The story is a familiar one. In fact, it’s nearly universal. The local airport is languishing. From the perspective of the municipality that owns the field, it’s an underperforming business entity populated by a collection of spoiled individuals who feel entitled and tend to be territorial. Taken from the point of view shared by so many users and tenants, the airport has become an increasingly restrictive — and largely over-priced — facility that is far less inviting than it once was.
This is most assuredly not a match made in heaven. Fortunately, it’s not a lost cause, either. Like any complex relationship between disparate individuals, a little work is required. Some sacrifice might be called for, and it’s just possible that somebody might have to eat a heaping helping of humble pie somewhere along the way. But if both parties are willing to roll up their sleeves and take a new look at the necessities of management and interaction between the participants, there just might be a new day dawning for this previously gloomy outpost for aviators.
For all its sunshine, balmy temperatures, and GA friendly environment, central Florida has its share of misdirected airports. One such field is near my home. In fact the proximity of my suburban homestead to that airport is why I live where I do. Almost 20 years ago I accepted my first flying job as a newly minted flight instructor at Gilbert Field (GIF) in Winter Haven, Florida. The place struck a chord with me, so after chasing better flying jobs up and down the east coast for a time, my wife and I settled here to raise a family. After years of being a gypsy, this is home for us. And we’re not alone. Located beside Gilbert Field is Eagles Landing, an airport community that blazed a trail for aviation enthusiasts who felt as if they just couldn’t get enough airplane noise in their lives. The iconic Jack Brown’s Seaplane Base is nestled on Lake Jessie at the opposite end of the field For many residents of this small city, the airport is what drew us to this spot.
What has put us off that decision is the same issue that many airport users fight on a daily basis across the country. Our local authority had a tendency to be oppressive, deaf, or disinterested when an airport tenant or user had a question, or a complaint, or an idea regarding how the airport could be enhanced for the benefit of the community. Like so many cities, the people who held positions of authority in Winter Haven had grand ideas about airline feeders bringing riches to town. And like so many cities, those people had no background in or understanding of aviation. Still, they had little interest in what the users had to say, even when they were men and women of significant talent who were knowledgeable and civic minded.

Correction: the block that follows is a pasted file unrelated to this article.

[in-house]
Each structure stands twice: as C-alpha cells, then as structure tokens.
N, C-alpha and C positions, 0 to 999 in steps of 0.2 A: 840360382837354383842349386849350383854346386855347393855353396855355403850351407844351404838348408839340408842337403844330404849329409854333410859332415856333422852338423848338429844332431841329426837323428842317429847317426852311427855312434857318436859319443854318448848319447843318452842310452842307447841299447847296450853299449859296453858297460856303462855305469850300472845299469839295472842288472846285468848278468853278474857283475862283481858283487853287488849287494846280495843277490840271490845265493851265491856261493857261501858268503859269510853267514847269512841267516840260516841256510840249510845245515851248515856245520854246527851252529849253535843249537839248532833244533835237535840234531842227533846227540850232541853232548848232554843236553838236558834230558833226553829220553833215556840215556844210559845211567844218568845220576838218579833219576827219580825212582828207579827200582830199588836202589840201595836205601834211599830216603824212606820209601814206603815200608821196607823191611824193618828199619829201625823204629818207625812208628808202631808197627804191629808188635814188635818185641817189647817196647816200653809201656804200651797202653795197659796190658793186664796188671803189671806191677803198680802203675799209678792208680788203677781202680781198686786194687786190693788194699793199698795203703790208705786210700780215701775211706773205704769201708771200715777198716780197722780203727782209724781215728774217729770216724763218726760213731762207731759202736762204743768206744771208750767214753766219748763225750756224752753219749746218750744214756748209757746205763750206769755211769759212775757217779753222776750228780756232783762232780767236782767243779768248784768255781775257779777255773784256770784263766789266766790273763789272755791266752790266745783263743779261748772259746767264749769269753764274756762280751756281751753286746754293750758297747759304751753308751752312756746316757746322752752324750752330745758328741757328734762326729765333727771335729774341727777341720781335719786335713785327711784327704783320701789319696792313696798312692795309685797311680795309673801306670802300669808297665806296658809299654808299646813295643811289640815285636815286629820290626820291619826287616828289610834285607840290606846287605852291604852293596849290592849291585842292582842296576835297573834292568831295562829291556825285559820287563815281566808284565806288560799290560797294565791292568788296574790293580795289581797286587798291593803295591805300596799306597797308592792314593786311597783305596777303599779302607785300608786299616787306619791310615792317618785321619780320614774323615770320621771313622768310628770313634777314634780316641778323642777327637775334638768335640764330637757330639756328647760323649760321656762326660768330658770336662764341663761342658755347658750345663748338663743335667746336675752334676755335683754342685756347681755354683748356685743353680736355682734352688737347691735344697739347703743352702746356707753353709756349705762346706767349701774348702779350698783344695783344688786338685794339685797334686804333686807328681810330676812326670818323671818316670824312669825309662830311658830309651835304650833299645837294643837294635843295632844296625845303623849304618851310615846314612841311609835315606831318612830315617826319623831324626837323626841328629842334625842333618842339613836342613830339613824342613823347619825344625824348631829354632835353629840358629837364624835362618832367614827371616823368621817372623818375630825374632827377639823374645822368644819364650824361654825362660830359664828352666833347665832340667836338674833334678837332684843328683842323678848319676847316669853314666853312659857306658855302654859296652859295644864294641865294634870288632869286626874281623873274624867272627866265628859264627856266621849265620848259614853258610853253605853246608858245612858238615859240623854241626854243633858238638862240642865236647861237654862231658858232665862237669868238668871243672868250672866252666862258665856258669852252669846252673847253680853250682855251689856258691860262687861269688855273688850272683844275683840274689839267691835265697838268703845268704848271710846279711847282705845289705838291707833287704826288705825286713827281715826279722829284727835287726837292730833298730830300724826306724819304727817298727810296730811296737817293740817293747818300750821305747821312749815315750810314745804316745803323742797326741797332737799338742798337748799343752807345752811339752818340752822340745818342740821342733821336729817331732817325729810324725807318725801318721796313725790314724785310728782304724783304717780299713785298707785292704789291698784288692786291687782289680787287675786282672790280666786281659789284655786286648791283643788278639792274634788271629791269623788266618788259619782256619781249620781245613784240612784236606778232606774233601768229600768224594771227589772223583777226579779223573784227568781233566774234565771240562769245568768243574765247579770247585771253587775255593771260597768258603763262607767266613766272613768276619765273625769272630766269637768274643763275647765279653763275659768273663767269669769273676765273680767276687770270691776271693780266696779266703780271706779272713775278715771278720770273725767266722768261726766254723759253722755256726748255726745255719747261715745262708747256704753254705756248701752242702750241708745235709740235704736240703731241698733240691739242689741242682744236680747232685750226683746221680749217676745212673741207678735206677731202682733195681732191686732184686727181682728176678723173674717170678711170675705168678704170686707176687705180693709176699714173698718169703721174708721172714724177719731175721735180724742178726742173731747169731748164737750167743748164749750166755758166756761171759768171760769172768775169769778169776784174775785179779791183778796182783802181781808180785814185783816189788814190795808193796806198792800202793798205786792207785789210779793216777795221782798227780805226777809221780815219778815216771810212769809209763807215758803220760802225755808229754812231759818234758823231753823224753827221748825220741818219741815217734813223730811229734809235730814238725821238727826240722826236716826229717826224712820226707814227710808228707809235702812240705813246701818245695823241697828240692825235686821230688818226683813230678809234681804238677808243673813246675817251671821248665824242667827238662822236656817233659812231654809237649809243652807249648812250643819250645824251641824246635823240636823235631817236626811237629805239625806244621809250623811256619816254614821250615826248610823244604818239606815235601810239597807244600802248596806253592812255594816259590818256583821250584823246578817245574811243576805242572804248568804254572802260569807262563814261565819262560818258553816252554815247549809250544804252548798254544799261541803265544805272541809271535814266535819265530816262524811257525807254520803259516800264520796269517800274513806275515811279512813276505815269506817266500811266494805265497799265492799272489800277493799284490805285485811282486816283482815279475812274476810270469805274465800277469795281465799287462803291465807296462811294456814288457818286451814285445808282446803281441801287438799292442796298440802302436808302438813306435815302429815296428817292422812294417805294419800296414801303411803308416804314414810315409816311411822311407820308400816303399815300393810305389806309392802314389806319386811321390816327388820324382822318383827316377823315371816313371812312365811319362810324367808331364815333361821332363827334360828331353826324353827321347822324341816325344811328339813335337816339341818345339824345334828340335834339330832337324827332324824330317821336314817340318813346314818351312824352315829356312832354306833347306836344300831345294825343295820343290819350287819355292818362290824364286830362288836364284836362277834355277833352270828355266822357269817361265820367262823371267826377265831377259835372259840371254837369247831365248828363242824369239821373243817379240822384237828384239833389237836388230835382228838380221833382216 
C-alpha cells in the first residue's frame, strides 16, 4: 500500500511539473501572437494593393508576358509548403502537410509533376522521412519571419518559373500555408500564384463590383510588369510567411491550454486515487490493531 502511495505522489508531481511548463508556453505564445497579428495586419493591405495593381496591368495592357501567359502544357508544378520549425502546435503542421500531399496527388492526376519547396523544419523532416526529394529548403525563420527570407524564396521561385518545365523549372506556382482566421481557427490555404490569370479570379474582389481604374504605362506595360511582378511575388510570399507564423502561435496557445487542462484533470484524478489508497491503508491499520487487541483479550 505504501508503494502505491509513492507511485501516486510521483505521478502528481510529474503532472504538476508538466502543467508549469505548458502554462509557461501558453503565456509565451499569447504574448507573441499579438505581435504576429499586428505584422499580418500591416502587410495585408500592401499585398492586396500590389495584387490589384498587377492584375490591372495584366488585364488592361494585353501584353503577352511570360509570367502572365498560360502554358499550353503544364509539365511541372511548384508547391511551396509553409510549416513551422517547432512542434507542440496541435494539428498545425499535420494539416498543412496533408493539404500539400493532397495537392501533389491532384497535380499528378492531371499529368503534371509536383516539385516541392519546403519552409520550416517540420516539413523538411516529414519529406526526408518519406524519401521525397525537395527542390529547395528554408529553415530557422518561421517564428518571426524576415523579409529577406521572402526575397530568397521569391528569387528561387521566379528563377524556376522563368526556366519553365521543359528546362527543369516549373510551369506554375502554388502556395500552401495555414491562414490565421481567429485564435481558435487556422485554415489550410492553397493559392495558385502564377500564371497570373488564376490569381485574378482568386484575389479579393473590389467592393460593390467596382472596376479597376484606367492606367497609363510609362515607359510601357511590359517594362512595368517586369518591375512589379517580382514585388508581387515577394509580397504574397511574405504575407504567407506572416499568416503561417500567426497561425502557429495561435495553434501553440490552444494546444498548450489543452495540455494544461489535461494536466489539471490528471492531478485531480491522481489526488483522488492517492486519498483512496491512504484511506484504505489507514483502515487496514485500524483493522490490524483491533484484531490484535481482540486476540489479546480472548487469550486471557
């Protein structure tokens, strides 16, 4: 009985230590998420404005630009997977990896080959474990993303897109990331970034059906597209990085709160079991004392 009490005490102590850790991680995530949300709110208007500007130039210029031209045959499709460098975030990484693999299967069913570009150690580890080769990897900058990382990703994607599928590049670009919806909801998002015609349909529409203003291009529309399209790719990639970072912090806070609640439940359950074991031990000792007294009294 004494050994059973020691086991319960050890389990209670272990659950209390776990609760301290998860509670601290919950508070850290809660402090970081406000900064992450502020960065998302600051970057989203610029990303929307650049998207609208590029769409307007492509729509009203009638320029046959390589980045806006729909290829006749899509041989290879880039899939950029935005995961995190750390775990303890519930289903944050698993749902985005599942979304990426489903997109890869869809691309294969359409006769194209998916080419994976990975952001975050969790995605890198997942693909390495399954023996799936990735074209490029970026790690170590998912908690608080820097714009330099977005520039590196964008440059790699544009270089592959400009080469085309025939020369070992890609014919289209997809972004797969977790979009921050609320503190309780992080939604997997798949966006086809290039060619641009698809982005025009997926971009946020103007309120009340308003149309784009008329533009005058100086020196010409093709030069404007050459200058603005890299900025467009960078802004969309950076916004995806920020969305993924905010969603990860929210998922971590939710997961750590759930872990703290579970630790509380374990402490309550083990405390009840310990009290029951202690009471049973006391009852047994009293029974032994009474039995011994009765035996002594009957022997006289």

All that changed in September. In an uncharacteristically show of strength, this airport community banded together and ran a candidate for public office. Working as a block, the users and tenants who had been so often forgotten — or outright dismissed — during previous discussions with City Hall got behind their candidate in a big way. They posted signs in their yards, attended gatherings to bolster support, drove through town waving banners, and ferried voters to the polls on election day. The result was that a fresh-faced political newcomer swept into office, beating a two-term incumbent with 61% of the vote. That candidate is a CFI and an A&P who describes himself as “a guy who likes airplanes.” His name and face happen to be identical to mine.
During that process it didn’t go without notice that the political winds were shifting. And so the airport, historically the red-headed step-child of local politics, became a hot topic on the campaign trail. With two seats up for election, the airport community grilled the candidates for the other seat with great vigor. In the end, and after a hard-fought run-off election, another newcomer tapped by the airport community took the remaining incumbent’s seat.
In a city with a five-seat commission, the airport community’s enthusiastic, overt support of two candidates created a shift in policy, process, and perception that is rarely seen in local politics. Today, less than four months after those two new commissioners were seated, Winter Haven has a new city manager, a new attitude, and an airport that is more to the liking of the users and tenants than it has been in decades. For the first time ever, Gilbert Field will welcome campers onto the field throughout Sun ‘n Fun, which occurs only 14 miles to the west. The city administration is now openly and actively courting flight schools, aircraft manufacturers, distributors, overhaul shops, and entrepreneurs of all types to come visit the field. When that happens, we are not at all shy about suggesting that perhaps the many benefits of central Florida would make Gilbert Field a good home for those businesses.
This is a radical change for this small city. In the past the city took the position that aviation was a loser industry. It sucks up cash and spits out attitude, but surely no good could come from courting the aviation market.
I take the opposite position, of course. I maintain that there is no better opportunity for a city to attract jobs of real merit than at the airport. There is no better anti-drug program on the planet for our kids than access to an airport. And there is no better emergency response facility than an airport can offer.
Time will tell which position is the more accurate. Personally, I’m betting on Gilbert Field, and the power of a united aviation community.
Jamie Beckett is a CFI and A&P mechanic who stepped into the political arena in an effort to promote and protect GA at his local airport. He’s also writing a new blog called “Politics and Pilots.” You can reach him at Jamie@GeneralAviationNews.com.